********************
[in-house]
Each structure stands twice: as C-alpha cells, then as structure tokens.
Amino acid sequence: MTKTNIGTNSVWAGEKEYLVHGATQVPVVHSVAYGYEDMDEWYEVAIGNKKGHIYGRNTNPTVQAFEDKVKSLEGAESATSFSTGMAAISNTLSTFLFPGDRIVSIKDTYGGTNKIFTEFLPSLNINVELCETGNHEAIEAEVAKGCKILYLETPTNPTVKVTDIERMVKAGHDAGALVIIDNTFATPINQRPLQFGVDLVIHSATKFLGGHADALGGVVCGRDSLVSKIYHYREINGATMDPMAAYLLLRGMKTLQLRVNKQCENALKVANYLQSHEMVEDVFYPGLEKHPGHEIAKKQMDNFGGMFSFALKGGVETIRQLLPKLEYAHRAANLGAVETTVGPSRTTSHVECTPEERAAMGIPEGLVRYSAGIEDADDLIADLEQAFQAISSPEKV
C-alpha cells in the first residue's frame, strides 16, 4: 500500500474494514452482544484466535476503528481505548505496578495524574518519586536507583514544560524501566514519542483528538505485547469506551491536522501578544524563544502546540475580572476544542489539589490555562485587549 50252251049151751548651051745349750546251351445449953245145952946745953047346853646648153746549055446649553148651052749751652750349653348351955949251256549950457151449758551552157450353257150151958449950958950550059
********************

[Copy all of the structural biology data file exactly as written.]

[in-house]
Each structure stands twice: as C-alpha cells, then as structure tokens.
Amino acid sequence: MTKTNIGTNSVWAGEKEYLVHGATQVPVVHSVAYGYEDMDEWYEVAIGNKKGHIYGRNTNPTVQAFEDKVKSLEGAESATSFSTGMAAISNTLSTFLFPGDRIVSIKDTYGGTNKIFTEFLPSLNINVELCETGNHEAIEAEVAKGCKILYLETPTNPTVKVTDIERMVKAGHDAGALVIIDNTFATPINQRPLQFGVDLVIHSATKFLGGHADALGGVVCGRDSLVSKIYHYREINGATMDPMAAYLLLRGMKTLQLRVNKQCENALKVANYLQSHEMVEDVFYPGLEKHPGHEIAKKQMDNFGGMFSFALKGGVETIRQLLPKLEYAHRAANLGAVETTVGPSRTTSHVECTPEERAAMGIPEGLVRYSAGIEDADDLIADLEQAFQAISSPEKV
C-alpha cells in the first residue's frame, strides 16, 4: 500500500474494514452482544484466535476503528481505548505496578495524574518519586536507583514544560524501566514519542483528538505485547469506551491536522501578544524563544502546540475580572476544542489539589490555562485587549 50252251049151751548651051745349750546251351445449953245145952946745953047346853646648153746549055446649553148651052749751652750349653348351955949251256549950457151449758551552157450353257150151958449950958950550059